Maker’s 46 – 95/100


Price – 750 ml – $42.99 – (www.shoppersvineyard.com)

Method – nose – glencairn glass 15ml  palate – 3 fingers – 2 ice cubes 8oz rocks tumbler

Rating – 95-100 – standard rating scale for wine and spirits

Review – 

I’m now realizing that this is the whiskey that started my whole descent into whatever you might call this path that led me to start writing for Whiskey World Tour. The traditional Maker’s Mark was the third bottle of whiskey I ever purchased, following JD and Jameson, and the first one I really thought was very different. So when I started reading about it, and why it was so different from the others I had tried before, and read about the new form, 46, I was intrigued. Paired with the fact that I could find it no where amongst the every day liquor stores of New Jersey, the hunt for the rare became the fun of it all. And it all started with a red headed bottle named Maker’s 46.

The bottle is beautiful without being flashy. Smooth curves and no paper label suit this bottle well. The red wax topper that is usual for the Makers brand, sits proudly atop a cork, not a cap, and is matched by a rex wax seal that sits on the breast of the bottle like a gem. Overall, probably my second favorite bottle design of all the whiskeys I own (the first being Angel’s Envy by a nose).

Speaking of noses, the nose on this dram is amazing. It’s definitely one of the more full bodied noses I have come across with rich vanilla and toffe, backed by a corky oak smell that rounds it out beautifully.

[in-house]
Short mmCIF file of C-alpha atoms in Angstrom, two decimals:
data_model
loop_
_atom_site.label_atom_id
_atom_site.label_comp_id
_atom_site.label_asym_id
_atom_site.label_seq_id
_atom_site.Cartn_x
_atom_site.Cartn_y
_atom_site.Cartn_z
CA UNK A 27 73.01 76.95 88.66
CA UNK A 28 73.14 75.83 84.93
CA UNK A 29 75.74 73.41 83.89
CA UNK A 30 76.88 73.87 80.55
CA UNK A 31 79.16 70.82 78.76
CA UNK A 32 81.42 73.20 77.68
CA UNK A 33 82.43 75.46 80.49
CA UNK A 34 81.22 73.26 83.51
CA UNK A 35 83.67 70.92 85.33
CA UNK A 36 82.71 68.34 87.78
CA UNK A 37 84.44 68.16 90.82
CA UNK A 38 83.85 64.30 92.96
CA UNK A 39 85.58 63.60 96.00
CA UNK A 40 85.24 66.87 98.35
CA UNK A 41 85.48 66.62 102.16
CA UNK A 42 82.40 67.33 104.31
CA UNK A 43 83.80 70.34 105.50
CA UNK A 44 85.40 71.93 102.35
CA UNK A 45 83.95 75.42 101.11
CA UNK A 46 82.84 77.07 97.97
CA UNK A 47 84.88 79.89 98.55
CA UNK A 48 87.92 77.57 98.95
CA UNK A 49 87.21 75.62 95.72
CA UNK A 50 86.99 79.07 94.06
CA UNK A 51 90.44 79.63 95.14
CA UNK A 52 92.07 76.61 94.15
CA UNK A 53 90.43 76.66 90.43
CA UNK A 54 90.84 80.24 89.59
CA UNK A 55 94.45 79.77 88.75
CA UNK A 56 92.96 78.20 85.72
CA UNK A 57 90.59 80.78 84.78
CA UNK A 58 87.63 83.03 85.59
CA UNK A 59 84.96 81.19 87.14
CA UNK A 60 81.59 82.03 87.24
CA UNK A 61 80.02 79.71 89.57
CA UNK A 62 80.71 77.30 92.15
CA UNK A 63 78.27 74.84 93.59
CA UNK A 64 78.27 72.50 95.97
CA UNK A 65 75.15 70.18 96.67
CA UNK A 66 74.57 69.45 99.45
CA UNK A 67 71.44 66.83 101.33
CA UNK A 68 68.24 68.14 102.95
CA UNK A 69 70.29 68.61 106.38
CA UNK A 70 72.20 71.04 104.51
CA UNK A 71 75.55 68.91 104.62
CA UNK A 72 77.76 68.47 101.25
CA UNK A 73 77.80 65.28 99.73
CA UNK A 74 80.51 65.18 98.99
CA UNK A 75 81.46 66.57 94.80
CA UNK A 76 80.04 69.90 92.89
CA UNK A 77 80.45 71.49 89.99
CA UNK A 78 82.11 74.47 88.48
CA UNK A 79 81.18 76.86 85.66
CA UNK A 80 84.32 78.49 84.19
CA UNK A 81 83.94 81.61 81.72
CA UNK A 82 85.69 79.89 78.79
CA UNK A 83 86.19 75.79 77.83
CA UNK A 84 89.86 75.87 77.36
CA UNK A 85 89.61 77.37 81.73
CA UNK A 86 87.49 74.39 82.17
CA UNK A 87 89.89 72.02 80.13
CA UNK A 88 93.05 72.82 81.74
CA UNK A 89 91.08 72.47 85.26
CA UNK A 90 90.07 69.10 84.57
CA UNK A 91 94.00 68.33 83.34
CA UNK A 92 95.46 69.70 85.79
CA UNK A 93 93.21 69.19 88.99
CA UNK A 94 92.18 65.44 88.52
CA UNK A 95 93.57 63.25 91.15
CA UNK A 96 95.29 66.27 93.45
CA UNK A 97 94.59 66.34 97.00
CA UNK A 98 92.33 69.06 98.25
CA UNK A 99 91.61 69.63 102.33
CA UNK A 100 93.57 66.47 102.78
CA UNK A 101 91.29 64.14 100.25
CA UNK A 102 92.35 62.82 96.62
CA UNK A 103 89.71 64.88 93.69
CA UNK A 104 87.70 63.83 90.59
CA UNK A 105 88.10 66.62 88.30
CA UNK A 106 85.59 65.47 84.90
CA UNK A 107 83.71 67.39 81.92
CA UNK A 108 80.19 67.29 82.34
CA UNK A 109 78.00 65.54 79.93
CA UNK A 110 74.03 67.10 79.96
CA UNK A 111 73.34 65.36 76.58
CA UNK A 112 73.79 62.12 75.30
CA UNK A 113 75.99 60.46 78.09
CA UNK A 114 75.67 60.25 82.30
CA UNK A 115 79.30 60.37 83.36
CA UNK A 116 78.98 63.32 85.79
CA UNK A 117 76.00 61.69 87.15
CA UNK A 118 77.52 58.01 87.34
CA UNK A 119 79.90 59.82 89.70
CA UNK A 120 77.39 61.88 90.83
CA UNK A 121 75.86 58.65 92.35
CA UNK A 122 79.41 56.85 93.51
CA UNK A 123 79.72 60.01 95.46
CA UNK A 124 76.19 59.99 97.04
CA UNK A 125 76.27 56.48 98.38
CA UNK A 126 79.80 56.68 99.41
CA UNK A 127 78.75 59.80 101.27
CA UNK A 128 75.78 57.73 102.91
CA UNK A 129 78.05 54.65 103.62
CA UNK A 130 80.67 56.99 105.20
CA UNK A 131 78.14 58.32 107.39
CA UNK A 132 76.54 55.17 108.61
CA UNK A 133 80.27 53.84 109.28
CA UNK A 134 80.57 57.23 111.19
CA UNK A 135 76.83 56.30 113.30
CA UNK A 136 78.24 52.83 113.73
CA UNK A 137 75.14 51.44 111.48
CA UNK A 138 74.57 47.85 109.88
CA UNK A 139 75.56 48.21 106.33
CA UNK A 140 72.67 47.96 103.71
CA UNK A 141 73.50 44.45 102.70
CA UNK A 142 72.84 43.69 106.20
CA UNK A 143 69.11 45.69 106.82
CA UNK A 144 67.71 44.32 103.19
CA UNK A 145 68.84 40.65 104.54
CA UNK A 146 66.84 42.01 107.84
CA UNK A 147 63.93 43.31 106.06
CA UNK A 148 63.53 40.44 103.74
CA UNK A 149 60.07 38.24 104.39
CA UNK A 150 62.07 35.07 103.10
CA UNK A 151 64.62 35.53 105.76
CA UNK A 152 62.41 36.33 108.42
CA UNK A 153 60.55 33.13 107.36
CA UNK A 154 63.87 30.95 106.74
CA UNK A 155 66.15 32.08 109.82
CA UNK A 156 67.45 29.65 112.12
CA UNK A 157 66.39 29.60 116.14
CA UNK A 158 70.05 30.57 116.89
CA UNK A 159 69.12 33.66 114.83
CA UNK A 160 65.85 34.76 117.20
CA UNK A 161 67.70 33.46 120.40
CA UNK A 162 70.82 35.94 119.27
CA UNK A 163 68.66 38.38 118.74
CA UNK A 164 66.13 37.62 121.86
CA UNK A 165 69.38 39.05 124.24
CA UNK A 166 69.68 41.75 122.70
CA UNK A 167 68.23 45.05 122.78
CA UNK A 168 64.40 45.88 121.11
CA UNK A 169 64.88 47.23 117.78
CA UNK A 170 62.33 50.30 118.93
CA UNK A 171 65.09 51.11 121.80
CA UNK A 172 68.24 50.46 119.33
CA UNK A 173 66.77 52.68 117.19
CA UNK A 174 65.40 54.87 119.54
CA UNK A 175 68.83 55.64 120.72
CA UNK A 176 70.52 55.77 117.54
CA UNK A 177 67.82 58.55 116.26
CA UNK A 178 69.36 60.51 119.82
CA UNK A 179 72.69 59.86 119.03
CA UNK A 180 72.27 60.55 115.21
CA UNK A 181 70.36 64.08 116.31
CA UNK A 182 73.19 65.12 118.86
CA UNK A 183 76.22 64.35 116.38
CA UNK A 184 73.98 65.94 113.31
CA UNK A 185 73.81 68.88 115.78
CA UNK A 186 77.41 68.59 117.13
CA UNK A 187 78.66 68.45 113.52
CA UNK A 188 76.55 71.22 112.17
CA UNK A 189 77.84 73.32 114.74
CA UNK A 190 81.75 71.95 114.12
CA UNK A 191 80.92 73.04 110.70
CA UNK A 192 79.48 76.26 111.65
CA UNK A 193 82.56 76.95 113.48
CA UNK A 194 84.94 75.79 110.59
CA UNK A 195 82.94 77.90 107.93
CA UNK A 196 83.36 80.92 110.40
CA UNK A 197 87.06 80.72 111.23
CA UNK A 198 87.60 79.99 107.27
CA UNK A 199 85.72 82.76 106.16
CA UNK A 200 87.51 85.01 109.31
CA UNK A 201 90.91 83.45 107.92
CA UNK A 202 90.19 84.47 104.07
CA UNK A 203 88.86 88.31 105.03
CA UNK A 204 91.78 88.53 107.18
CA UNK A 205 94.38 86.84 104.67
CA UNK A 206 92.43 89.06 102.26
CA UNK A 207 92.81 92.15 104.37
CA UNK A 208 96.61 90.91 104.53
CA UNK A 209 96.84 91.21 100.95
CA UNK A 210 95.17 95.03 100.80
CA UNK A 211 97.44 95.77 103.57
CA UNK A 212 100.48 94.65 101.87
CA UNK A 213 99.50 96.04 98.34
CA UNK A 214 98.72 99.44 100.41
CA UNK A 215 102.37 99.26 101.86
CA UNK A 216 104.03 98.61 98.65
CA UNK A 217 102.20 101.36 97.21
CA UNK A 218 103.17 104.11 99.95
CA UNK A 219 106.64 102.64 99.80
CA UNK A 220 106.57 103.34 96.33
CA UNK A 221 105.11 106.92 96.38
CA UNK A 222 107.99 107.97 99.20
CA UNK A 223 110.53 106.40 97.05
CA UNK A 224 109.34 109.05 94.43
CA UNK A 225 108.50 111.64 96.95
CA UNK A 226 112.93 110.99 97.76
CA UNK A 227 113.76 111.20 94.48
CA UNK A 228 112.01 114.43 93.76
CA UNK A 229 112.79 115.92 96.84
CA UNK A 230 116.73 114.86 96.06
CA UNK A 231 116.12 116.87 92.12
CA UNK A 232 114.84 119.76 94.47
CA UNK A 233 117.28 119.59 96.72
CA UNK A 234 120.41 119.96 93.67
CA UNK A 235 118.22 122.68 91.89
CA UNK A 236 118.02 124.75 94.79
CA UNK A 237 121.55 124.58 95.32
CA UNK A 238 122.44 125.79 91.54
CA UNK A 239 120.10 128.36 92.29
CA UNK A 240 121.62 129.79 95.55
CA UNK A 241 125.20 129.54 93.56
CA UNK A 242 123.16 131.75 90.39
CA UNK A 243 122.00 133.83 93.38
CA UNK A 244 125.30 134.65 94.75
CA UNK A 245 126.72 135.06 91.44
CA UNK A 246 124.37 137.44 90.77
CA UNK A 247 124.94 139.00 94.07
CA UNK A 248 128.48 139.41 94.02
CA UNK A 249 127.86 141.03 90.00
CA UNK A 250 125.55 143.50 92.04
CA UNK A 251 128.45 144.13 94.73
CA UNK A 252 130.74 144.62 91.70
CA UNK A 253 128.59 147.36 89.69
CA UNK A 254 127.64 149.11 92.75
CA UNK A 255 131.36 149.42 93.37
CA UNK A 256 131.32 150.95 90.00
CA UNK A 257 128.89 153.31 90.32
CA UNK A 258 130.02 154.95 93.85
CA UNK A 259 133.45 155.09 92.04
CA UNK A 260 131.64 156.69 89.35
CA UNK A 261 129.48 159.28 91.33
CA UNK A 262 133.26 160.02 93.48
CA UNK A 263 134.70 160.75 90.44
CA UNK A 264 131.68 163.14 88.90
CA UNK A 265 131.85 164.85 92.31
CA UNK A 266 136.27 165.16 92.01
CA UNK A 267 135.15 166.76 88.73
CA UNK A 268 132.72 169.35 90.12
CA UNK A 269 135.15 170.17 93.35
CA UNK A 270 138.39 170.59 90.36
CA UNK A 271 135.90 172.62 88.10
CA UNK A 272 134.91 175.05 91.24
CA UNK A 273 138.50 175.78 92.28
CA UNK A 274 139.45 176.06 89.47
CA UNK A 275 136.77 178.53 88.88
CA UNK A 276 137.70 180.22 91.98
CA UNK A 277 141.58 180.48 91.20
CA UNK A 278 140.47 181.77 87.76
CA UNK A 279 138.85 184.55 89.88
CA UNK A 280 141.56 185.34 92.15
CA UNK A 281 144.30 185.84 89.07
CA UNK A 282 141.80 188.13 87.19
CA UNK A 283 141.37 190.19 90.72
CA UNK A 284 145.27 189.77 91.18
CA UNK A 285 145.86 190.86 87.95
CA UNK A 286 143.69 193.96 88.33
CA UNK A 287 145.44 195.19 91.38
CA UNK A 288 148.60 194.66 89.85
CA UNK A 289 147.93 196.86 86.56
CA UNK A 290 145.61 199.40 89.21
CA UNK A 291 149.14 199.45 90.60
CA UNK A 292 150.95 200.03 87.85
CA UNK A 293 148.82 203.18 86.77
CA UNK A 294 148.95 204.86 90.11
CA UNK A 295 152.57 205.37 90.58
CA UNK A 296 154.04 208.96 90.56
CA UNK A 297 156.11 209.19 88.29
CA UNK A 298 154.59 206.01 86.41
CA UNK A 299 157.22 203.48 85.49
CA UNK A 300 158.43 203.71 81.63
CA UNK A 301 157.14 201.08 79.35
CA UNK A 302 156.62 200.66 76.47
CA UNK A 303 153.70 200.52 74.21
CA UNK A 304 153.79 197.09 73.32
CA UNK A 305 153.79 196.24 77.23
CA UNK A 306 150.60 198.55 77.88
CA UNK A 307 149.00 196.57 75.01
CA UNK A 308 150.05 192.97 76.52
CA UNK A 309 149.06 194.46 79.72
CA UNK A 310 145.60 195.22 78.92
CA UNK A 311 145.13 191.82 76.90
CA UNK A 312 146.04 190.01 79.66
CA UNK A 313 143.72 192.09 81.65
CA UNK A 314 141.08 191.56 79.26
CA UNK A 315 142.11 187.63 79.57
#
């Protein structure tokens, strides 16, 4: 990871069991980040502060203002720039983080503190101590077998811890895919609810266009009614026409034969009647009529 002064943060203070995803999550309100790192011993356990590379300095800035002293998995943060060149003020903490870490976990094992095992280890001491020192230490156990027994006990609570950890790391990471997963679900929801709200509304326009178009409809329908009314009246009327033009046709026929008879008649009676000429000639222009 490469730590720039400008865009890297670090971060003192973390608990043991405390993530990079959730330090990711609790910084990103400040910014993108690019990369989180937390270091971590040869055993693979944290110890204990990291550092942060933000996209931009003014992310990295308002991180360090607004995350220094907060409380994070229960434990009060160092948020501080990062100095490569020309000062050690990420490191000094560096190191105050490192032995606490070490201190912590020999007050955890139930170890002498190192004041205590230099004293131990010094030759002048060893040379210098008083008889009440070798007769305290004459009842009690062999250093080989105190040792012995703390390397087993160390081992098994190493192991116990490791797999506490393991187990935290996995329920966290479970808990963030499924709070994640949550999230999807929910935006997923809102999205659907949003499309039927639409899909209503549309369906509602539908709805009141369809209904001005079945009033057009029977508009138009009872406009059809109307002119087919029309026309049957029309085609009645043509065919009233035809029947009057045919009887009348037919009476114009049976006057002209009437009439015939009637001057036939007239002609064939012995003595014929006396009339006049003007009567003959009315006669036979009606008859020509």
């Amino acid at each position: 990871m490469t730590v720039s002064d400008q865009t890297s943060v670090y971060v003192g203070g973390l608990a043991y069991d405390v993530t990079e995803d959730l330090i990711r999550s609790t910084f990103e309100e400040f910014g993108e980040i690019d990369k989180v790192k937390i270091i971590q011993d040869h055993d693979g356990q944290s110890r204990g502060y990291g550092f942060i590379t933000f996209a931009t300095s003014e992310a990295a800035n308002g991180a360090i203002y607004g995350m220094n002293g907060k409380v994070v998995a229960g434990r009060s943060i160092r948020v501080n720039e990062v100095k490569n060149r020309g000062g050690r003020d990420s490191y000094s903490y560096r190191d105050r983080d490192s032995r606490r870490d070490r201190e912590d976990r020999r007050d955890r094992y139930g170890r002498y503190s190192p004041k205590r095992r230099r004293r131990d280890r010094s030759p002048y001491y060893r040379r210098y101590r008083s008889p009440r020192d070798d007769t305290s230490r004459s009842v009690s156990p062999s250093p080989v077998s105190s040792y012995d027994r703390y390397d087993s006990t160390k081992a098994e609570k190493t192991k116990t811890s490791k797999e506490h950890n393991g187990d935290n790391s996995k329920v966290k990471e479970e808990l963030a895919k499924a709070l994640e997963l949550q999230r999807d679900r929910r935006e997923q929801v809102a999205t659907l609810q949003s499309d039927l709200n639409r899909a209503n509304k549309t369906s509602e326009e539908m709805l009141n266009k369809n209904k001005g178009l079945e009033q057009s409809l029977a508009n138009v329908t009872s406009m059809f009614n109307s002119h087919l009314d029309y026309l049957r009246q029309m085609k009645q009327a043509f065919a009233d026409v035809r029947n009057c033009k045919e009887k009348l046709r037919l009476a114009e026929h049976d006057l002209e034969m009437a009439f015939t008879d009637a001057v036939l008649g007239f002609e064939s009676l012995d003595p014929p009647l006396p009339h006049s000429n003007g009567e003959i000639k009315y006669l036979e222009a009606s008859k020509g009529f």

For as much sweet that comes on the nose, the is beautifully balanced. The sweet notes are definitely there, but the wheat comes through beautifully in this whiskey. I’ve come to find, after sampling a few wheat based whiskeys (Maker’s Mark, Parker’s Heritage – Wheat Mashbill, and 46) that I really enjoy bourbon when its made with a high wheat content. It makes the flavor bold but not overpowering, and this is exemplified in the Maker’s 46. Starting with a bit of burn on the tip of the tongue and evolving into a full oaky/oily mouth filling experience. The sweet notes follow and round out the tanins beautifully . Here the vanilla and toffee are matched with the slight molasses flavor I’ve come to love in a good bourbon. The finish is long and luxurious, moving back and forth between the sweet and wood flavors and I even got moments of citrus in the finish. There is no alcohol flavor, and none of the metallic taste I get from other favorites like Woodford Reserve, when left to fully finish.

Overall I give this whiskey a 95, the only thing that holds it back from higher marks is the fact that there isn’t a lot of depth to the flavor profile. While that doesn’t make it a bad whiskey by any regard, 95 is pretty boss, it just takes a few of those top end points that I would give to a more full bodied dram.

Slainte,

Chuck

Official Website:  http://www.makersmark.com/#makers46

Official Description:

A Strong Foundation